Actually, Sarmiento said the intent of the ConCom was not a total ban on political monopoly by a select few families.  “We wanted to regulate the control of political power.”


After EDSA 1, while some political dynasties weakened their hold, new ones emerged. Now, we have the Estradas, the Villars, the Cayetanos, the Angaras, the Arroyos, the Gordons, the Rectos, the Remullas, the Singsons, and even the Aquinos.

In Congress, several bills have been filed to define and put a lid on political dynasties, including those filed by the left-wing Bayan Muna. In the Senate, Senators Aquilino Pimentel Jr, Miriam Defensor-Santiago, Panfilo Lacson, Teofisto Guingona Jr, and Alfredo Lim filed their respective bills to prohibit and impose violations on political dynasties.

As one-term senator, Lim delivered a privilege speech in 2005 lamenting that his anti-dynasty bill had not been reported out in the committee level for discussion and debate.

“Now, you will see the governor has been in power for decades. His wife is a congresswoman or mayor; his children councilors or members of the provincial board; his other far or distant relatives, barangay captains or kagawads. This is a clear case of political dynasty of the worst and detestable form because the entire family practically governs and runs the whole gamut of local government leaving their constituents at their mercy and the electorate helpless in fairly choosing their deserving leaders,” Lim said.

Eight years since he delivered his speech, Lim could well be referring to his mayoralty rival in Manila, former President Joseph Estrada, who reigned as San Juan mayor for years. Estrada’s wife Luisa became senator, her term overlapping with their eldest son Jinggoy. Now, JV, Estrada’s son by another woman, is doing well in surveys and might just be elected senator, his term to overlap with his half brother.

‘This is not the spirit of EDSA’

Frustration over the political status quo prompted retired Maj Gen Ramon Montaño to seek a senatorial seat, his second after an aborted bid in 2004. He ran under Eddie Gil’s Partido Isang Bansa Isang Diwa, but later withdrew his candidacy.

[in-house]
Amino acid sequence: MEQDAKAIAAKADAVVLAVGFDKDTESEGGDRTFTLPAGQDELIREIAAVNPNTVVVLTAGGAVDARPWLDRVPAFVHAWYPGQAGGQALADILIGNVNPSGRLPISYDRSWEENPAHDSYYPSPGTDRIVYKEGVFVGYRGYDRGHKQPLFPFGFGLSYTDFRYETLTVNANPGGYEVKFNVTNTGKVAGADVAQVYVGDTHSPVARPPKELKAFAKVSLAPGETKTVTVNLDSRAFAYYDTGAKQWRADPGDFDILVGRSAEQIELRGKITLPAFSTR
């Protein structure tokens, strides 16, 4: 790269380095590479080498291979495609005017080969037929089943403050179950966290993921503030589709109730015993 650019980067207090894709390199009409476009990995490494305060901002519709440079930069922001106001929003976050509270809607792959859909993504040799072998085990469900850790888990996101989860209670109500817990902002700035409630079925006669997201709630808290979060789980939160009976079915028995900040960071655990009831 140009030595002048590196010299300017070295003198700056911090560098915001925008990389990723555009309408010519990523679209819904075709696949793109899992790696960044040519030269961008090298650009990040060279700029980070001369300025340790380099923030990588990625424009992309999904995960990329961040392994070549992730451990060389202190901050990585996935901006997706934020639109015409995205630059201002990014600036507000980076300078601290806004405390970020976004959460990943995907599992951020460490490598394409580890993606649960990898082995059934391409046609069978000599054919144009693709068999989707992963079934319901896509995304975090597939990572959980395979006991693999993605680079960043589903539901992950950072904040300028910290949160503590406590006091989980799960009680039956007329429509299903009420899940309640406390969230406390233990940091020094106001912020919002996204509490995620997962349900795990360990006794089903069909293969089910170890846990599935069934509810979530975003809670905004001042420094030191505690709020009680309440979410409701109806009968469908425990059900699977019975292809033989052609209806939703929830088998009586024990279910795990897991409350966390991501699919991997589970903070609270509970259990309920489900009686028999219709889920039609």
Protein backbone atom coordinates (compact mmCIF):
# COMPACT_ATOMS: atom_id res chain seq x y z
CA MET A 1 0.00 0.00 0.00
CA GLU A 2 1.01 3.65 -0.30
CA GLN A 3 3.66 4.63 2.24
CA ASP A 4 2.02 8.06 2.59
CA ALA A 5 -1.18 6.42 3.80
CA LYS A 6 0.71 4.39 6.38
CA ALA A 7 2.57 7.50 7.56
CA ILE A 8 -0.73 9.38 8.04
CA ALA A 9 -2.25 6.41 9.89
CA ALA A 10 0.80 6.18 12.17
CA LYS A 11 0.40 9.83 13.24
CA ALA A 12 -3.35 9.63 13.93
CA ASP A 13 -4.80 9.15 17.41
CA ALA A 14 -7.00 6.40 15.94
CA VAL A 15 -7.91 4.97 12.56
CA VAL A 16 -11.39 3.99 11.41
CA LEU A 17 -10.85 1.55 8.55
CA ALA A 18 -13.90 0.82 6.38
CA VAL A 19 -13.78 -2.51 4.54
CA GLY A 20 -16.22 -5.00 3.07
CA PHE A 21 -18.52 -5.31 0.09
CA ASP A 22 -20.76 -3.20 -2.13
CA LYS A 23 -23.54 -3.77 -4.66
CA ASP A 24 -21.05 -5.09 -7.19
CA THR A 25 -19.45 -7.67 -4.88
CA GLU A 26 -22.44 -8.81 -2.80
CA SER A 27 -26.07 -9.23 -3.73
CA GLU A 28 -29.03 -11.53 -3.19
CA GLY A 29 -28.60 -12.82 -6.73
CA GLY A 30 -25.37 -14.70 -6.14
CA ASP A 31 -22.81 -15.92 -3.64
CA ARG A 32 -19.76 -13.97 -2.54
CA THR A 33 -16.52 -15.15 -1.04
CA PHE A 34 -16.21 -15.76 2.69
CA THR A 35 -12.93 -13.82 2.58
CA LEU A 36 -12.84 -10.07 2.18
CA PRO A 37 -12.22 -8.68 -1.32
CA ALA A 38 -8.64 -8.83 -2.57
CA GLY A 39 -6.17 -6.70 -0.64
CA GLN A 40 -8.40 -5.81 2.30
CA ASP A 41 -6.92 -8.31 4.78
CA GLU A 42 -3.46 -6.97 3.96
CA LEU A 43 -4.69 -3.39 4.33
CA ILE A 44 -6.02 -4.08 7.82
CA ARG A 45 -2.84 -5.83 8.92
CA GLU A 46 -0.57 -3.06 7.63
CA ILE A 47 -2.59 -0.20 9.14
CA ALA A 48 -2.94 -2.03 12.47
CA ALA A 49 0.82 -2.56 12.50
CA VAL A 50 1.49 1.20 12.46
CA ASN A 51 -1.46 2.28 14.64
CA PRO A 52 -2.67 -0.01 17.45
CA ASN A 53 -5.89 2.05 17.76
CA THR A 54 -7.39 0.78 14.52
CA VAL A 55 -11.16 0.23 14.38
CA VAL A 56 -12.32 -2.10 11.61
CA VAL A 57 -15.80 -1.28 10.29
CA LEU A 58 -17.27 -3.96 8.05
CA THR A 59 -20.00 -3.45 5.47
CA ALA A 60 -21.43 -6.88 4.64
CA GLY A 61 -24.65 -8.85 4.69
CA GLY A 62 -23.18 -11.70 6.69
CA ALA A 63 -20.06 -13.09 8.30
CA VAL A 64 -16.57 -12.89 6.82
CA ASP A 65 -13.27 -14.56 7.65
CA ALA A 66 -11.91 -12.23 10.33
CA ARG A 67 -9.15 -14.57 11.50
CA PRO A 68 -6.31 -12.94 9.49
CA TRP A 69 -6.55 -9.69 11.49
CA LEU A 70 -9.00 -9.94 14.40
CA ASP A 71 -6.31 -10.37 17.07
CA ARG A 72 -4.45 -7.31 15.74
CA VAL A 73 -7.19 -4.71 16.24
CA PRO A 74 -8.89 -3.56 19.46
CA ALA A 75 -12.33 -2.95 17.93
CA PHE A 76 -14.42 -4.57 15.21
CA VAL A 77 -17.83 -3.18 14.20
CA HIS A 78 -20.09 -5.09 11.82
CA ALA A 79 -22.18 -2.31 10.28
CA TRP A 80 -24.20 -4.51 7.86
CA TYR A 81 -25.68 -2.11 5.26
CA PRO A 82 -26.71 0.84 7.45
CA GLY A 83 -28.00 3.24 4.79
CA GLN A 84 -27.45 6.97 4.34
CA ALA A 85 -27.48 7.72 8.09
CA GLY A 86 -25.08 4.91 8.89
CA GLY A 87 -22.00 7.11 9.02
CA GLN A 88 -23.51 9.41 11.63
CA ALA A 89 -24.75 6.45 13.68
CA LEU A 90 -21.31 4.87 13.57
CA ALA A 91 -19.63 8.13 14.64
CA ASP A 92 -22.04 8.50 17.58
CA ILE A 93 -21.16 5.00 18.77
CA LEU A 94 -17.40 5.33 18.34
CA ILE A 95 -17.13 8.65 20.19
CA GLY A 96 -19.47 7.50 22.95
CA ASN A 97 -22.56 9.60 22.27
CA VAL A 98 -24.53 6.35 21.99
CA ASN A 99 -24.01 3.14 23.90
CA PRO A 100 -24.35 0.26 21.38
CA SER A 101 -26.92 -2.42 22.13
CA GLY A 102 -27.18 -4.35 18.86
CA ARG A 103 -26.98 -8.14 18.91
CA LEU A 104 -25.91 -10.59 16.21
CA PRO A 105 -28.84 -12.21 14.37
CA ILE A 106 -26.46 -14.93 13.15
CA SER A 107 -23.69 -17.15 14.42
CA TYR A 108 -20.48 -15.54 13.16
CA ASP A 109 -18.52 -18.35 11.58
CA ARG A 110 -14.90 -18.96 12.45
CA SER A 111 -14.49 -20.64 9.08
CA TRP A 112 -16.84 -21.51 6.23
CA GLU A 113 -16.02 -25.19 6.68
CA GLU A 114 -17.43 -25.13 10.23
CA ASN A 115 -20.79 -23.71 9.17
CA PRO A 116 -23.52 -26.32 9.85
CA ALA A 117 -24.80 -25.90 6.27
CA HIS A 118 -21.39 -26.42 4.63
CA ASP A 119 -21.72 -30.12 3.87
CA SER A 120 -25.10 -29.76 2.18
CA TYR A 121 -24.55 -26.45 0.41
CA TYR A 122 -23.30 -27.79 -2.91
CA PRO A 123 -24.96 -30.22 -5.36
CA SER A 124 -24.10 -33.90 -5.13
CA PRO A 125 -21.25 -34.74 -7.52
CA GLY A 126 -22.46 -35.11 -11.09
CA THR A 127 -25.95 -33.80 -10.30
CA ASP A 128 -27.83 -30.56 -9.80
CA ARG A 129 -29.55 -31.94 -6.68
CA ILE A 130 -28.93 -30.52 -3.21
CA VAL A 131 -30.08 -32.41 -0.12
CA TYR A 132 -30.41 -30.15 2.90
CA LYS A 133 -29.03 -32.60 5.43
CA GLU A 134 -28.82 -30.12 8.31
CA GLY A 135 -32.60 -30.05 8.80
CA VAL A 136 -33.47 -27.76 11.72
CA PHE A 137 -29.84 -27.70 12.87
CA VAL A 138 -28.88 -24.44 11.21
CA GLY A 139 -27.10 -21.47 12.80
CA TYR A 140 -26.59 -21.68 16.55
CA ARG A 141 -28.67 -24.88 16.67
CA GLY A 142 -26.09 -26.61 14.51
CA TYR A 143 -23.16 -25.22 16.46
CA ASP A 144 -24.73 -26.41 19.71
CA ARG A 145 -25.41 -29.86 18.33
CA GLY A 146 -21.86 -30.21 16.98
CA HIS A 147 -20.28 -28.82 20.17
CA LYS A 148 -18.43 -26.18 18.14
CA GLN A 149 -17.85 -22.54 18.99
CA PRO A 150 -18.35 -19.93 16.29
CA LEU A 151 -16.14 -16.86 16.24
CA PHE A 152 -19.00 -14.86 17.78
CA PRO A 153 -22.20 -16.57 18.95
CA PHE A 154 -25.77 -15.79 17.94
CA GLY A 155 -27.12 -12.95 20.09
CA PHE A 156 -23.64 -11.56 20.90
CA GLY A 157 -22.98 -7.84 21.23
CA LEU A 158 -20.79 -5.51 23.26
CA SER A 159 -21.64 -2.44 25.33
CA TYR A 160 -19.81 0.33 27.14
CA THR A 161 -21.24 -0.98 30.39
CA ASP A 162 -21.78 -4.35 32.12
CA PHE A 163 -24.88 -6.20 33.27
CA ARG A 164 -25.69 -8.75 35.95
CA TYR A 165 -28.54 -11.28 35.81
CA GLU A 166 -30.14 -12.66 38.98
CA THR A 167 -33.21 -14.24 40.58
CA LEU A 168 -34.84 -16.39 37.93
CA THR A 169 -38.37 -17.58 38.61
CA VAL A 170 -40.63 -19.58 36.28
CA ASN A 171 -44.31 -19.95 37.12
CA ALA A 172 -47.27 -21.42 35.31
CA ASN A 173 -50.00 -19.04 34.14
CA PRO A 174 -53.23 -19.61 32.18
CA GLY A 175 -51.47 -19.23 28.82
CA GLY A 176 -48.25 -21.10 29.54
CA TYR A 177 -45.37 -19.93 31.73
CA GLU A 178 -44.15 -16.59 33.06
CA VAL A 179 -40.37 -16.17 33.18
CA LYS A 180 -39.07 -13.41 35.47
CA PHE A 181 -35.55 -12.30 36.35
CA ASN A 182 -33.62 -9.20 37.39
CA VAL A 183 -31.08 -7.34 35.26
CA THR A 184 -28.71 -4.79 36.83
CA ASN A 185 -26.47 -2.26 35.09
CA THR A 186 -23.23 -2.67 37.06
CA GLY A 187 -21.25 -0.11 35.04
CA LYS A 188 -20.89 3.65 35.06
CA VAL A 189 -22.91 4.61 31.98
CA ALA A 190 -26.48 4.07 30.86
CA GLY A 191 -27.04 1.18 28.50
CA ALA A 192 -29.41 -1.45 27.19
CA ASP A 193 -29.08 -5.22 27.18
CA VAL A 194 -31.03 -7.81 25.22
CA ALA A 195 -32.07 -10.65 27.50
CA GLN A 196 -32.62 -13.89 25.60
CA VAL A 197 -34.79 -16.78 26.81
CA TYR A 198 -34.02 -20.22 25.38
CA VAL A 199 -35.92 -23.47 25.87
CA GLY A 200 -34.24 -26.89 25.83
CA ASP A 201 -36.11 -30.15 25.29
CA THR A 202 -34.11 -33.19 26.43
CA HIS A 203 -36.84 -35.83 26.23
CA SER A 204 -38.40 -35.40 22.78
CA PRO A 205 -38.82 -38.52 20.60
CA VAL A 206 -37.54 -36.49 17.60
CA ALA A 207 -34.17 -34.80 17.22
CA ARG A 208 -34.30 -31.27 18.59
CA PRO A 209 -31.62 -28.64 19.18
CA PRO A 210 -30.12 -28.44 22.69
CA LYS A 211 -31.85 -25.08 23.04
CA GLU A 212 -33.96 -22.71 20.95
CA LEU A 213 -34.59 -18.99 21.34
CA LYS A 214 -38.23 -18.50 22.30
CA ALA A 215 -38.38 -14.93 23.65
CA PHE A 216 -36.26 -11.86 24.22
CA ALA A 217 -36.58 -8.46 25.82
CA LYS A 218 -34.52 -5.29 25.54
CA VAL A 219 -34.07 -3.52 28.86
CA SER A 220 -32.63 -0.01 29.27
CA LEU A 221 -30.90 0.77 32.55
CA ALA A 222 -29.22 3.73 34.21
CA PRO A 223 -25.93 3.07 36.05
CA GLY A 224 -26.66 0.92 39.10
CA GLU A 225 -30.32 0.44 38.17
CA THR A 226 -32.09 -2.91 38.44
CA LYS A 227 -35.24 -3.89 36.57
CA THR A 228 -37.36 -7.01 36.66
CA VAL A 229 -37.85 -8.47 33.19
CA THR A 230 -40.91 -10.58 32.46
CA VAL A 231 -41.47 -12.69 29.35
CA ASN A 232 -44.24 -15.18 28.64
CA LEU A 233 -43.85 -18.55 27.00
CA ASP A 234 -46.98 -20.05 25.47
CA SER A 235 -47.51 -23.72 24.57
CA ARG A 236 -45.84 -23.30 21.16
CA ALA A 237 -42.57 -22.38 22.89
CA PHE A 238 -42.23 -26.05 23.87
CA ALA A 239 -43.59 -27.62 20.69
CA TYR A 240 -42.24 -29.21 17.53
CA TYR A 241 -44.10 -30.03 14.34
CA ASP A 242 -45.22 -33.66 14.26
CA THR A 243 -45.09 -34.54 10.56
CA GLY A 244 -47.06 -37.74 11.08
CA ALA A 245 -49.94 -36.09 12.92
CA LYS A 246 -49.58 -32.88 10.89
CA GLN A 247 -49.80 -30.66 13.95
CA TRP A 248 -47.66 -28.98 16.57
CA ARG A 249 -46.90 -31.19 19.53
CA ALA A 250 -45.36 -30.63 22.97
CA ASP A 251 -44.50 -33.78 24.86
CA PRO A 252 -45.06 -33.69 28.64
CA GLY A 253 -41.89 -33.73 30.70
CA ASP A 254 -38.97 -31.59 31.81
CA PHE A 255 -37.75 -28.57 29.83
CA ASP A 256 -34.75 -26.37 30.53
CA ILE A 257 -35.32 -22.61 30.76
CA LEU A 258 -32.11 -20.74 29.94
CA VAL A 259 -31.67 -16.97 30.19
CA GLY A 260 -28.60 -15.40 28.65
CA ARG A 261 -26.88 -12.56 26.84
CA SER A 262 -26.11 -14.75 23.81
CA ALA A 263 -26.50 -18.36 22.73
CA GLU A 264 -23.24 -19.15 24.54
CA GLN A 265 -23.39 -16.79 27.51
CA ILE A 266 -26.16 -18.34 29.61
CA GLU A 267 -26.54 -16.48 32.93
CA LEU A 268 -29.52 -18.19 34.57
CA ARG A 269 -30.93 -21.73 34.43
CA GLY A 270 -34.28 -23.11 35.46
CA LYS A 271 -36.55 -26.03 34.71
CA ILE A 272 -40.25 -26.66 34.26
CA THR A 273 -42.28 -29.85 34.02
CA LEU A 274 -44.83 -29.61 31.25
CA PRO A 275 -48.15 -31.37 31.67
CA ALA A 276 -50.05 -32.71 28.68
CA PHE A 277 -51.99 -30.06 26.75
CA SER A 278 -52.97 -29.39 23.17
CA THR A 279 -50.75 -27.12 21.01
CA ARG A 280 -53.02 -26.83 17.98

This time, there is no withdrawing for the former chief of the defunct Philippine Constabulary, who is running as an independent.

One of Corazon Aquino’s favorite generals who helped defend her fledgling government, Montaño observes that the political landscape has not changed since EDSA. “I am not happy. It’s the same. This is not the spirit of EDSA.”

Montaño, 75, said that contrary to EDSA’s legacy, “We see politicians passing the torch to family members and relatives.”

The Binays, for instance, “have perfected the concept of political dynasty…from the local to the national.” As chief of the PC-Integrated National Police, he helped remove Mayor Nemesio Yabut when he and his supporters refused to leave Makati City Hall after President Aquino declared all local posts vacant when she assumed office. This allowed Jejomar Binay, appointed by Aquino to replace Yabut, to assume the post.

Since then, Binay was mayor of Makati for 18 years, replaced for 3 years by his wife Elenita when a first term limit came, and then succeeded the second time by his son Junjun, now the incumbent. His daughter Abigail is congresswoman of the city, while his other daughter Nancy is running for senator and doing well in surveys.

Montaño also has misgivings about re-electionist Sen Gregorio Honasan, whose fortunes changed from EDSA hero to senator with a less than stellar stint in the Senate. “As someone from the military, Honasan could have helped institute reforms in the institution. But he did not.”

On the other hand, he expressed satisfaction over the Senate performance of another coup plotter, Sen Antonio Trillanes IV.

Montaño laments that abuse of power has remained almost 3 decades after EDSA 1.

The very thing that Marcos’s critics and other EDSA heroes accused the former dictator of – perpetuating himself in power – has been adopted by current political leaders, albeit with more finesse.

Montaño pointed out: “’What are we in power for?’ That’s how our politicians think.” – Rappler.com